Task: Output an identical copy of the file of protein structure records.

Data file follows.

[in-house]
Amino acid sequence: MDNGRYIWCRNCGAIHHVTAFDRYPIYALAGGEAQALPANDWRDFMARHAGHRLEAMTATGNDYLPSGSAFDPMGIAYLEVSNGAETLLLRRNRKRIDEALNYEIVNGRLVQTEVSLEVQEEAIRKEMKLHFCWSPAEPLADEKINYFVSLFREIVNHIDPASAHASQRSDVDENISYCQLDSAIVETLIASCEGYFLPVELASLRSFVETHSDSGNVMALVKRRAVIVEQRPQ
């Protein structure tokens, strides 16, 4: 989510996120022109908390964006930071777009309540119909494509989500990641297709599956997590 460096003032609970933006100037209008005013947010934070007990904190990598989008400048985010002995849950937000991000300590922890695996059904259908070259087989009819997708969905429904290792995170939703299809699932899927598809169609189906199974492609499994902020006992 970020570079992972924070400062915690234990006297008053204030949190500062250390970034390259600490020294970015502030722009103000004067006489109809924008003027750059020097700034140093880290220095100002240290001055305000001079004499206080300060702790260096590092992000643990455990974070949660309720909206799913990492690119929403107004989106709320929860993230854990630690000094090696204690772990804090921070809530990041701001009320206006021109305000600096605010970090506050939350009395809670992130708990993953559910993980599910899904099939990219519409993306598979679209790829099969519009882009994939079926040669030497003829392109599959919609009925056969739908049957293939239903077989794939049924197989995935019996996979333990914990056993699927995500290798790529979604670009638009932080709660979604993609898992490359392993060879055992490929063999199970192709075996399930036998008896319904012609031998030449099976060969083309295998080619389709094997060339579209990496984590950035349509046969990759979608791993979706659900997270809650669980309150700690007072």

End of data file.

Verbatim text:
[in-house]
Amino acid sequence: MDNGRYIWCRNCGAIHHVTAFDRYPIYALAGGEAQALPANDWRDFMARHAGHRLEAMTATGNDYLPSGSAFDPMGIAYLEVSNGAETLLLRRNRKRIDEALNYEIVNGRLVQTEVSLEVQEEAIRKEMKLHFCWSPAEPLADEKINYFVSLFREIVNHIDPASAHASQRSDVDENISYCQLDSAIVETLIASCEGYFLPVELASLRSFVETHSDSGNVMALVKRRAVIVEQRPQ
């Protein structure tokens, strides 16, 4: 989510996120022109908390964006930071777009309540119909494509989500990641297709599956997590 460096003032609970933006100037209008005013947010934070007990904190990598989008400048985010002995849950937000991000300590922890695996059904259908070259087989009819997708969905429904290792995170939703299809699932899927598809169609189906199974492609499994902020006992 970020570079992972924070400062915690234990006297008053204030949190500062250390970034390259600490020294970015502030722009103000004067006489109809924008003027750059020097700034140093880290220095100002240290001055305000001079004499206080300060702790260096590092992000643990455990974070949660309720909206799913990492690119929403107004989106709320929860993230854990630690000094090696204690772990804090921070809530990041701001009320206006021109305000600096605010970090506050939350009395809670992130708990993953559910993980599910899904099939990219519409993306598979679209790829099969519009882009994939079926040669030497003829392109599959919609009925056969739908049957293939239903077989794939049924197989995935019996996979333990914990056993699927995500290798790529979604670009638009932080709660979604993609898992490359392993060879055992490929063999199970192709075996399930036998008896319904012609031998030449099976060969083309295998080619389709094997060339579209990496984590950035349509046969990759979608791993979706659900997270809650669980309150700690007072």